Recently the Epic Metal juggernauts, Manowar, cancelled their appearance in the Hellfest Festival due to what seemed like sound / stage related issues, problems that fell to the laps of the Hellfest organizers. What is your opinion on the matter? Is that another sign that the old Metal gods are coming to a close? Does Manowar have a case?

This is a great question. We’re all big Manowar fans. Ok, well first of all, of course, they totally let down the fans to cancel so late in the day. I couldn’t go to the fest but would have gone mainly for them if I was free. I would have been super pissed off if I had. They are not winning anyone over, they should have made it work. BUT an insider told me that apparently the reason they cancelled is that – at the last minute – they told the organizers they needed BOTH main stages, and one stage would have a massive volcano on it. That it both hilarious and pretty (literally!) awesome. So it fits with the ludicrous and single-minded nature of the band. My balanced response is that Joey probably needs an organized and calm manager to make sure he doesn’t make stupid decisions like cancelling shows at the last minute. It was surely avoidable if they had communicated better at all stages. But yeah, haha, we’ll miss them when they’re gone!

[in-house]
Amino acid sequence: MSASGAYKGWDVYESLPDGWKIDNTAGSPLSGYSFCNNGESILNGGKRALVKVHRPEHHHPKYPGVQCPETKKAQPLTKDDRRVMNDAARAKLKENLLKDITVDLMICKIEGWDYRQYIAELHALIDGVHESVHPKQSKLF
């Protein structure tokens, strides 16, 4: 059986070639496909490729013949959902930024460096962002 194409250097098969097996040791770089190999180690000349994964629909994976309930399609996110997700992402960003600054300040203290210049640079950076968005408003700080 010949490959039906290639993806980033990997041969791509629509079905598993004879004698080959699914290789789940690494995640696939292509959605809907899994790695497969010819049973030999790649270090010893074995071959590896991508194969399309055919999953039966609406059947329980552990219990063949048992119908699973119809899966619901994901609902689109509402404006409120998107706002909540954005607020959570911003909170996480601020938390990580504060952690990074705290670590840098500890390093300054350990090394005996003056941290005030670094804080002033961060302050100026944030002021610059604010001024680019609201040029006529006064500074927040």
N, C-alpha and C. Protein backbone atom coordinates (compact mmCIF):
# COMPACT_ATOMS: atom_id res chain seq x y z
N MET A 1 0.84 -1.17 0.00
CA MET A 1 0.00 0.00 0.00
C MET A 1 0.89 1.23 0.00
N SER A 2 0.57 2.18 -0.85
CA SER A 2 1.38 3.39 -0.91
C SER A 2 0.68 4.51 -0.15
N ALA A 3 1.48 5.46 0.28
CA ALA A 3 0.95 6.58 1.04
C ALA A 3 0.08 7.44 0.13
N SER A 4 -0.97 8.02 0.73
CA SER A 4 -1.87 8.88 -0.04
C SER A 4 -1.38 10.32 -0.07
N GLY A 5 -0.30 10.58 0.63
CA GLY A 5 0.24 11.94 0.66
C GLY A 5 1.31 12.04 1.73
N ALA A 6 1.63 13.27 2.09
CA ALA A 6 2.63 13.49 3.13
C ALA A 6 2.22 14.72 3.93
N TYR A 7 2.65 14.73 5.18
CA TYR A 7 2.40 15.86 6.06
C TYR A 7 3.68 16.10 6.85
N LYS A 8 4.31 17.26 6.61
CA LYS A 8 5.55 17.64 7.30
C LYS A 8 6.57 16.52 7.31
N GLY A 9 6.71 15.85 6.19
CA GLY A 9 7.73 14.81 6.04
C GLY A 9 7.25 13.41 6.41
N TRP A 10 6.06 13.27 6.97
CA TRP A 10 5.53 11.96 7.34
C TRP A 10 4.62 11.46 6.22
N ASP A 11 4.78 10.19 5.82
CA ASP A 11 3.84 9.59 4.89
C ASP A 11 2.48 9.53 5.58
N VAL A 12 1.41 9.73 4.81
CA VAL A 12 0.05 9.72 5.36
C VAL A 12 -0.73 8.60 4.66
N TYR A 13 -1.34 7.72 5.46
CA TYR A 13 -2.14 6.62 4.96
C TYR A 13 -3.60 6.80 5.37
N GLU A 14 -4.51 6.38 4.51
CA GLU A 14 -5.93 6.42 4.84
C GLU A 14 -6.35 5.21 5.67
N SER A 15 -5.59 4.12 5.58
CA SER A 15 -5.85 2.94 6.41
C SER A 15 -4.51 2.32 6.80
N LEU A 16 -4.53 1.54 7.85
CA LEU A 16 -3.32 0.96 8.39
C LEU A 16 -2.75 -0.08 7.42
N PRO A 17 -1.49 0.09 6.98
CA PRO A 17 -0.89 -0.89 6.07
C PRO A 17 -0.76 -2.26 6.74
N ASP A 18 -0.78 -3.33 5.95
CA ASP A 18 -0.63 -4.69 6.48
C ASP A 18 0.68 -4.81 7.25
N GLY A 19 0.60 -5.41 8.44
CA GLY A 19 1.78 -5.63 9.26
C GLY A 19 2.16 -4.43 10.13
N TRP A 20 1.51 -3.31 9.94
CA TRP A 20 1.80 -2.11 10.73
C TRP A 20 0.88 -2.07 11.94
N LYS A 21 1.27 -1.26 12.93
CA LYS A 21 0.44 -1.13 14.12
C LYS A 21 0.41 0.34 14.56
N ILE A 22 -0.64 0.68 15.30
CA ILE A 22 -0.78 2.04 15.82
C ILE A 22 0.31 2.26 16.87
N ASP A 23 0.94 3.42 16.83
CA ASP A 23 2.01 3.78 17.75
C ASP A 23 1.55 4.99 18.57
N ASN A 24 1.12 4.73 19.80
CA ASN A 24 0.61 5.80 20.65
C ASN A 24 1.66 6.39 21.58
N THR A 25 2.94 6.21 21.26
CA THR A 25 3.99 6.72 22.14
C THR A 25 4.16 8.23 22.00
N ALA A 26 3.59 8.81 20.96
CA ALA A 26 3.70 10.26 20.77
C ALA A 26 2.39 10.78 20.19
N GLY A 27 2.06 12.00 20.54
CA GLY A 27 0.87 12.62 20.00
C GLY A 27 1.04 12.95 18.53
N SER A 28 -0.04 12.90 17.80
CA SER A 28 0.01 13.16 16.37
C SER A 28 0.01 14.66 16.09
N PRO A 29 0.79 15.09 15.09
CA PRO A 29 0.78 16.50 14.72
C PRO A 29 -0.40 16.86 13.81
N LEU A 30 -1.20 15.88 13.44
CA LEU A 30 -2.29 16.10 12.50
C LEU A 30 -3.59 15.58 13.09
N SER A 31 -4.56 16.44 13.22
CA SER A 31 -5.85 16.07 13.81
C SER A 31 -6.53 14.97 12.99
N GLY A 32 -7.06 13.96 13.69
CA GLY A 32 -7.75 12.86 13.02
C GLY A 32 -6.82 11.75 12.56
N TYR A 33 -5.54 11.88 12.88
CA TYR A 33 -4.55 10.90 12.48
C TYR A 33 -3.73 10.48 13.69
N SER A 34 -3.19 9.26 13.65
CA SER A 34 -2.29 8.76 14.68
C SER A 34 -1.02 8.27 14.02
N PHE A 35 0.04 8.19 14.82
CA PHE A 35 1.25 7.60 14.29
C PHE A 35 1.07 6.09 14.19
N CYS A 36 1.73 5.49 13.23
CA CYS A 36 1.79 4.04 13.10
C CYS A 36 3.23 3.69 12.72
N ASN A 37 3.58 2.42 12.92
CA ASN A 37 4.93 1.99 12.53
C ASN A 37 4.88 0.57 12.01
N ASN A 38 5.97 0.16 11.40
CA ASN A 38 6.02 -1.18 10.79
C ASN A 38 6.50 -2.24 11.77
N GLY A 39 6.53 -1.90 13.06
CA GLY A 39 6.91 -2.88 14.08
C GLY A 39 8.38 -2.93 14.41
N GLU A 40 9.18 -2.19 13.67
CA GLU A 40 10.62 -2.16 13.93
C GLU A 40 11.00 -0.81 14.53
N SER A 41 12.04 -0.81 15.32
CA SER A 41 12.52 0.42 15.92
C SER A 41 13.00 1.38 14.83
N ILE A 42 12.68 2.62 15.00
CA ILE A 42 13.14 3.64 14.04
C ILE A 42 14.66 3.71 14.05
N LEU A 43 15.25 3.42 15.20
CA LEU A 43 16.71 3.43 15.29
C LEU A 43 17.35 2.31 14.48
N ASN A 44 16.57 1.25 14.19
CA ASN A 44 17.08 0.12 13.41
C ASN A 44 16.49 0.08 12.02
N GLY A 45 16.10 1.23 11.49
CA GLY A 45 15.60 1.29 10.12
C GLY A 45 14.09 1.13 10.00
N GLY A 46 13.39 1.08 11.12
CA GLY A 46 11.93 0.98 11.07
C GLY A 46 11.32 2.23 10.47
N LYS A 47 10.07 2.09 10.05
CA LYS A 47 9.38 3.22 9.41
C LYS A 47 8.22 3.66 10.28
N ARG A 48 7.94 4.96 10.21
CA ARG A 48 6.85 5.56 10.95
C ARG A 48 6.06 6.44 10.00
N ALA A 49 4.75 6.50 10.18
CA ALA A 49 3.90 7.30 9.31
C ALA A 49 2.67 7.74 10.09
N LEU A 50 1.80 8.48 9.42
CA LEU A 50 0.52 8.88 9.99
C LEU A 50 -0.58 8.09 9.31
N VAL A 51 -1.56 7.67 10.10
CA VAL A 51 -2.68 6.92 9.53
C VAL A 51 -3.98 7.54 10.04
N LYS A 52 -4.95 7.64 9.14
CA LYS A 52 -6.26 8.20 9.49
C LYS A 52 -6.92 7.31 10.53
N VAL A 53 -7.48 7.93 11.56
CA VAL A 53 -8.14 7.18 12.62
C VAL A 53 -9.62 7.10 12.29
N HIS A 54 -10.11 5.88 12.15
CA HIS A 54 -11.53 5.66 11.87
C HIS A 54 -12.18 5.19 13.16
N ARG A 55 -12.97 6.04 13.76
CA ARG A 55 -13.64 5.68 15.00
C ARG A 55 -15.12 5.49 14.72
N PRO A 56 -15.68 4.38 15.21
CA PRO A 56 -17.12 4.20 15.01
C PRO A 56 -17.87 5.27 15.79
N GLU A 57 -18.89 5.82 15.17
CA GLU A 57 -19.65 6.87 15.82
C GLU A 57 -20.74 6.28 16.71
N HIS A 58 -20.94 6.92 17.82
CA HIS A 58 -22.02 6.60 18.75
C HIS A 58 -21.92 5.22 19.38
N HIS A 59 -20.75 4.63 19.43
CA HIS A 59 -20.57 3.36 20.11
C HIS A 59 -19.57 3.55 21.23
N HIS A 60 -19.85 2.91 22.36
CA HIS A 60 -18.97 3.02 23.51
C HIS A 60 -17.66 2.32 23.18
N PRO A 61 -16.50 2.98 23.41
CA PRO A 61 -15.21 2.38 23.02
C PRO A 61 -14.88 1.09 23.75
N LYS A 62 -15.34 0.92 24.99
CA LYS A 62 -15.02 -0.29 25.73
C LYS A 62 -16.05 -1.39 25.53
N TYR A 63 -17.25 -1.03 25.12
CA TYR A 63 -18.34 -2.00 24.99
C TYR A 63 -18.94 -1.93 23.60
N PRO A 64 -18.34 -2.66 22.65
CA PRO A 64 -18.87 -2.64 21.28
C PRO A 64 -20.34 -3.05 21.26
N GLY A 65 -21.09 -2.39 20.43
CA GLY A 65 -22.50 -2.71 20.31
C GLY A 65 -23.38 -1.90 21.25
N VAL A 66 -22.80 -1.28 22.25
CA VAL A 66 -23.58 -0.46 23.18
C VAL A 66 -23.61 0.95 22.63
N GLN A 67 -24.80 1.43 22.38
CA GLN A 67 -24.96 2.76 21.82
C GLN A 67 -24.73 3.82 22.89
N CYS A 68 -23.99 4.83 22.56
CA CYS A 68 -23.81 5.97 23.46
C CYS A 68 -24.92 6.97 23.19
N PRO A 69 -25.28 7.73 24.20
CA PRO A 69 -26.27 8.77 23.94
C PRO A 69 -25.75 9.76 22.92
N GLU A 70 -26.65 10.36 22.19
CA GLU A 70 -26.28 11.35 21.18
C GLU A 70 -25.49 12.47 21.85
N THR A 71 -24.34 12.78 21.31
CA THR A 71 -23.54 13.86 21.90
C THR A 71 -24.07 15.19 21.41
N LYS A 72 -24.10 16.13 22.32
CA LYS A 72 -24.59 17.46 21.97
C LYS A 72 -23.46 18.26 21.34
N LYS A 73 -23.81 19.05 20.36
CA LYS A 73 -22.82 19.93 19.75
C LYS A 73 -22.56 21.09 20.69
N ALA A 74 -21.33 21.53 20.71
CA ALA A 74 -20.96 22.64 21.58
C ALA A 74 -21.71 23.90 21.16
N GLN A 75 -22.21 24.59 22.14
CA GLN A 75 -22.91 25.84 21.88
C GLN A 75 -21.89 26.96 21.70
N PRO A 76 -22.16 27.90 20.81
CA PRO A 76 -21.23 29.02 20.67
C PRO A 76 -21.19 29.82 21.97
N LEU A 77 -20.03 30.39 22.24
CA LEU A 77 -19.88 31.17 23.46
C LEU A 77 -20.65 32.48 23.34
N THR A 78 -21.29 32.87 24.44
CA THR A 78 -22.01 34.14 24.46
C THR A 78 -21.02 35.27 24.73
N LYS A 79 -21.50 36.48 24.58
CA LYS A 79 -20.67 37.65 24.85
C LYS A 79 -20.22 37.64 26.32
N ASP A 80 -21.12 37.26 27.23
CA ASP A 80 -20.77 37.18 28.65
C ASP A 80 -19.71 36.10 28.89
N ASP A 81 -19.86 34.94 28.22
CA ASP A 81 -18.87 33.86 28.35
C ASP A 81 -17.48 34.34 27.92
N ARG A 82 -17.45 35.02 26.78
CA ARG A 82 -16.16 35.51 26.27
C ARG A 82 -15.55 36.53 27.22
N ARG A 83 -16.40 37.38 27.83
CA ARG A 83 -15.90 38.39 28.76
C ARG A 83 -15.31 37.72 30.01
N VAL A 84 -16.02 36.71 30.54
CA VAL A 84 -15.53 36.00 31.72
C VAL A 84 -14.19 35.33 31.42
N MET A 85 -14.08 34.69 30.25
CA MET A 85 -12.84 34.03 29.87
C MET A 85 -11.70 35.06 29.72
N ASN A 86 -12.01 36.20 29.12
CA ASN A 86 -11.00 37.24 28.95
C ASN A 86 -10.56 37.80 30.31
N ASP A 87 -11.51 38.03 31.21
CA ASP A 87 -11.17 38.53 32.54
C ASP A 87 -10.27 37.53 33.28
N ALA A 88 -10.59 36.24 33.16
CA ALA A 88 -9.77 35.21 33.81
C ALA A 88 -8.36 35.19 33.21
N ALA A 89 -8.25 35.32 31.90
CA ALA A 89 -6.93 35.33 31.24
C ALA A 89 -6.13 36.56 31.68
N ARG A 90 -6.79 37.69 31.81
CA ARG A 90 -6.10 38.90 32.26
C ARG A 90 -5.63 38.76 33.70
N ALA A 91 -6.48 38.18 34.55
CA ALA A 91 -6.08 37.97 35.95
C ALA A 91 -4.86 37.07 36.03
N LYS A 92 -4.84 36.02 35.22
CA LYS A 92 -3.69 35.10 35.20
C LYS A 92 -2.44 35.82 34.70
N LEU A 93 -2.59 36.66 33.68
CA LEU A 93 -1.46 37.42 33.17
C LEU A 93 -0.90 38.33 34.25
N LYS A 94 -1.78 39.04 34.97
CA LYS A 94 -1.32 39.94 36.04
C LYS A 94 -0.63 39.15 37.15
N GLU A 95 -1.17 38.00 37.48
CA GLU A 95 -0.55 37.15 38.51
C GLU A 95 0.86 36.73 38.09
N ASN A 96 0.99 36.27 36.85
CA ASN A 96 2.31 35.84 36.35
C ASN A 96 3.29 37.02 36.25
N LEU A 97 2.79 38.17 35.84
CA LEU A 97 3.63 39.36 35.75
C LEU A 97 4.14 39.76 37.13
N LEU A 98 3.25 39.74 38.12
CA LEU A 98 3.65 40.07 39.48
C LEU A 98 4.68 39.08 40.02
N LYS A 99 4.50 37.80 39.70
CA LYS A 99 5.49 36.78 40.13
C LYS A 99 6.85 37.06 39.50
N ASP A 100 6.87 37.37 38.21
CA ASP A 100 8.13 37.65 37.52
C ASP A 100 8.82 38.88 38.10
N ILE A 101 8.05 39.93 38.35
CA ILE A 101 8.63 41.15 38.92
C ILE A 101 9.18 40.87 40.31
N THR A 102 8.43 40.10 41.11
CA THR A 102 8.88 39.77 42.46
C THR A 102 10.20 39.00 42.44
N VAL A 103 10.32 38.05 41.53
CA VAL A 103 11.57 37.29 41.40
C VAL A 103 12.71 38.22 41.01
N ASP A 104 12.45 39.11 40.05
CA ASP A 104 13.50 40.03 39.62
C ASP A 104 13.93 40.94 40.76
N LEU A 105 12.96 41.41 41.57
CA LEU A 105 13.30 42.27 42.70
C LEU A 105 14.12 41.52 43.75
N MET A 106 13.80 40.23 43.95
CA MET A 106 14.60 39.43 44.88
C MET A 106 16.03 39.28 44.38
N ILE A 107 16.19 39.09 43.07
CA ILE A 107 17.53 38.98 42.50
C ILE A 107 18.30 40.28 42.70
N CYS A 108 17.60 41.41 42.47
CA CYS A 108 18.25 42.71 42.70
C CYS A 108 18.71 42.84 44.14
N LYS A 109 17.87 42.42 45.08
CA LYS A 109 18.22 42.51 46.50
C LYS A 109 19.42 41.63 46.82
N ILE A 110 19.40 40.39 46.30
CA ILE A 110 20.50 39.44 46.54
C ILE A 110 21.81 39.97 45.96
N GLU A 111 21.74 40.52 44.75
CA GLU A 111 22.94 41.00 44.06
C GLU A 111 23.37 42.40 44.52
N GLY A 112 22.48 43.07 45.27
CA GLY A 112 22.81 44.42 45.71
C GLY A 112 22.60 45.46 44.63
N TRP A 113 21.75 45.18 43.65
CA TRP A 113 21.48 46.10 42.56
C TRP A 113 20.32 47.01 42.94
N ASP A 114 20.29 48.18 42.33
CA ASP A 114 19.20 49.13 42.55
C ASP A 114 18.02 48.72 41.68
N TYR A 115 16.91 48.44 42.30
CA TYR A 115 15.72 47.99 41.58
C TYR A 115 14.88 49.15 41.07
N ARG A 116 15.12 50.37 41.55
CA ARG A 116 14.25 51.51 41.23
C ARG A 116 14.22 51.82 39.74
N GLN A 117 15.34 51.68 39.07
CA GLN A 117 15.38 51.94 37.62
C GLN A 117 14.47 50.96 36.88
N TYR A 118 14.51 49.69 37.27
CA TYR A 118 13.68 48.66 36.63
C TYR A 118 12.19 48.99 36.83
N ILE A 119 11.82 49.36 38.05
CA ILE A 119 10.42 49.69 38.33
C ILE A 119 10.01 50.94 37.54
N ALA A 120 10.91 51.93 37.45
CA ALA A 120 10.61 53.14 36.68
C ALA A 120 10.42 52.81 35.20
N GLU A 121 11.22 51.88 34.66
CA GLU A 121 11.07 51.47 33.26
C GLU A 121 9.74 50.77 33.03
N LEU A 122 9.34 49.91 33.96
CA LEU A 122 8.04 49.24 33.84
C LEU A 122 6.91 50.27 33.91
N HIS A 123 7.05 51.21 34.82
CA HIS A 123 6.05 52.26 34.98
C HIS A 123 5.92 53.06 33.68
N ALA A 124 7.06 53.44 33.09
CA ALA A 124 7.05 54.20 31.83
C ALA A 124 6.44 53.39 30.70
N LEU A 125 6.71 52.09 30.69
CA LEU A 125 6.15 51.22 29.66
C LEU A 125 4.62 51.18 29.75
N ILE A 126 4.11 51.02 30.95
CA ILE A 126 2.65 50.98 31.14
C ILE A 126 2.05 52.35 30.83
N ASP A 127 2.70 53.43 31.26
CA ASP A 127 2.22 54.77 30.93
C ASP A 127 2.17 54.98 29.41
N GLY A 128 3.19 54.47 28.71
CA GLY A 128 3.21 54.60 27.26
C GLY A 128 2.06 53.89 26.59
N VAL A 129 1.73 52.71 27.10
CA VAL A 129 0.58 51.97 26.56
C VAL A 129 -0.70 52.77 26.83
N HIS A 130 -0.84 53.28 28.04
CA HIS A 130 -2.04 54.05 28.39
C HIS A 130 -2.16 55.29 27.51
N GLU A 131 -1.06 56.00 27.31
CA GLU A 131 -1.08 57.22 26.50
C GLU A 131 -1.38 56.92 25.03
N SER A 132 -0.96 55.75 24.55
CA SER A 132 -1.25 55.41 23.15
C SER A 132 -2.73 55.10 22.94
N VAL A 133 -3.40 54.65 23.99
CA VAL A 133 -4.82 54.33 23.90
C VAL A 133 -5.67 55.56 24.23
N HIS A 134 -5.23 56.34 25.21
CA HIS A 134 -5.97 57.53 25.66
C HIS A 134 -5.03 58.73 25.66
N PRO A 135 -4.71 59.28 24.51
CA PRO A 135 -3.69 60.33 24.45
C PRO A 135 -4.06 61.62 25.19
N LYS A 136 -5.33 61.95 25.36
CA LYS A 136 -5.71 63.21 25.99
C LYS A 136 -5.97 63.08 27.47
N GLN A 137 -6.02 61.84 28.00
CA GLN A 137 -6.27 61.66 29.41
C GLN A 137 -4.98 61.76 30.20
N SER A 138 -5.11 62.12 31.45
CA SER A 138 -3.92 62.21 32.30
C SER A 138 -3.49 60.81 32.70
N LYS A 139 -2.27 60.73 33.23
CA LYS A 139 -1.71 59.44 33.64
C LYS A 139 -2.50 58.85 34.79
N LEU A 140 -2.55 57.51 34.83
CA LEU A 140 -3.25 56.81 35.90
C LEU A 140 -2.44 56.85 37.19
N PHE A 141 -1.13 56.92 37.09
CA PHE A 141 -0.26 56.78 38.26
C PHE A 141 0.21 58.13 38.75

What bands have you been listening to lately? Any promising acts that one day may be the next Metal gods or that definition is soon to be gone from the world of Metal?

Mainly Amulet. Otherwise I do think Eternal Champion, Visigoth, Riot City, Sabire and many more are doing some great work and deserve their success. Things will definitely be different in the future, but bands will take the place of the old headliners. Bands like Ghost, Rammstein etc are already doing it. More will come, but it will never be how it was before, metal was massive before dance music and all the other genres came in, it’s just another genre now in a sea awash with themed festivals.

Any plans to support the new album? UK tour? European tour? Festival booking and sorts?

As much as we can, we’re working on it cos we just lost our booker. But we have some good plans and want to do as many festivals and Euro shows as we can. Let us know if you want us, we will come!

Marek, I would like to thank you for your time for the interview. Much appreciated. I really enjoyed your new album and I am sure that it would continue to be received respectively. All the best

Pleasure, that was a good chat! Never give up!